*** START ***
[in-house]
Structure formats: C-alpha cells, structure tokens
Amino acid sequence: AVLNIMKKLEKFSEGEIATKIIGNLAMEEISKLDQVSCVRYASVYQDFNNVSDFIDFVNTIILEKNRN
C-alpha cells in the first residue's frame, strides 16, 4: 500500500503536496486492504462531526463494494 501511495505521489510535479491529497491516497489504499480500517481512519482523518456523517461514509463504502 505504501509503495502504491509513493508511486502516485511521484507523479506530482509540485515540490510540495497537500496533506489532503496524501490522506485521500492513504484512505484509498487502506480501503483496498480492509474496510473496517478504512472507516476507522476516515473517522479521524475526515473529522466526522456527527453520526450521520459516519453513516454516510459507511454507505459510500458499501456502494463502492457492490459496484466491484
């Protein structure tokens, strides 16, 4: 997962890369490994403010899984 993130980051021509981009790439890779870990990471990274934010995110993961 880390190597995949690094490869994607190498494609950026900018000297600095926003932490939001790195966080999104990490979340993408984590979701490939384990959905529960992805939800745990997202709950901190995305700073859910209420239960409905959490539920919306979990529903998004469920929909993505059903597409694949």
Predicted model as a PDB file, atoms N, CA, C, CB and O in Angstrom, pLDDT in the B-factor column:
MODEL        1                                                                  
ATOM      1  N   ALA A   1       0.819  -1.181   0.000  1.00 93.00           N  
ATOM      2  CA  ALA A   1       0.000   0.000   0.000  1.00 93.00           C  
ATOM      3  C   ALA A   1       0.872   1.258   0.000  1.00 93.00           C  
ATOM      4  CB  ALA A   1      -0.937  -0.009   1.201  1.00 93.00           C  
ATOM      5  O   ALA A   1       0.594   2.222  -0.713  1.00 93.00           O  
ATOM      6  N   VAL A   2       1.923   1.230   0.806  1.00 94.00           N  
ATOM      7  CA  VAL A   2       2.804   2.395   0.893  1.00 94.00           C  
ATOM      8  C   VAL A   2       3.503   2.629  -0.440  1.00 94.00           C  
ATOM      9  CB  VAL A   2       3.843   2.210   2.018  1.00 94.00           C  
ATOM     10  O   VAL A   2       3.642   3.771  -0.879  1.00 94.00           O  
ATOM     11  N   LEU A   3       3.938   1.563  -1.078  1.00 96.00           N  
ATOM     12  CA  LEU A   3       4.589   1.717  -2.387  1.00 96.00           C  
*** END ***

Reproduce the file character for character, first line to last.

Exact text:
[in-house]
Structure formats: C-alpha cells, structure tokens
Amino acid sequence: AVLNIMKKLEKFSEGEIATKIIGNLAMEEISKLDQVSCVRYASVYQDFNNVSDFIDFVNTIILEKNRN
C-alpha cells in the first residue's frame, strides 16, 4: 500500500503536496486492504462531526463494494 501511495505521489510535479491529497491516497489504499480500517481512519482523518456523517461514509463504502 505504501509503495502504491509513493508511486502516485511521484507523479506530482509540485515540490510540495497537500496533506489532503496524501490522506485521500492513504484512505484509498487502506480501503483496498480492509474496510473496517478504512472507516476507522476516515473517522479521524475526515473529522466526522456527527453520526450521520459516519453513516454516510459507511454507505459510500458499501456502494463502492457492490459496484466491484
């Protein structure tokens, strides 16, 4: 997962890369490994403010899984 993130980051021509981009790439890779870990990471990274934010995110993961 880390190597995949690094490869994607190498494609950026900018000297600095926003932490939001790195966080999104990490979340993408984590979701490939384990959905529960992805939800745990997202709950901190995305700073859910209420239960409905959490539920919306979990529903998004469920929909993505059903597409694949």
Predicted model as a PDB file, atoms N, CA, C, CB and O in Angstrom, pLDDT in the B-factor column:
MODEL        1                                                                  
ATOM      1  N   ALA A   1       0.819  -1.181   0.000  1.00 93.00           N  
ATOM      2  CA  ALA A   1       0.000   0.000   0.000  1.00 93.00           C  
ATOM      3  C   ALA A   1       0.872   1.258   0.000  1.00 93.00           C  
ATOM      4  CB  ALA A   1      -0.937  -0.009   1.201  1.00 93.00           C  
ATOM      5  O   ALA A   1       0.594   2.222  -0.713  1.00 93.00           O  
ATOM      6  N   VAL A   2       1.923   1.230   0.806  1.00 94.00           N  
ATOM      7  CA  VAL A   2       2.804   2.395   0.893  1.00 94.00           C  
ATOM      8  C   VAL A   2       3.503   2.629  -0.440  1.00 94.00           C  
ATOM      9  CB  VAL A   2       3.843   2.210   2.018  1.00 94.00           C  
ATOM     10  O   VAL A   2       3.642   3.771  -0.879  1.00 94.00           O  
ATOM     11  N   LEU A   3       3.938   1.563  -1.078  1.00 96.00           N  
ATOM     12  CA  LEU A   3       4.589   1.717  -2.387  1.00 96.00           C  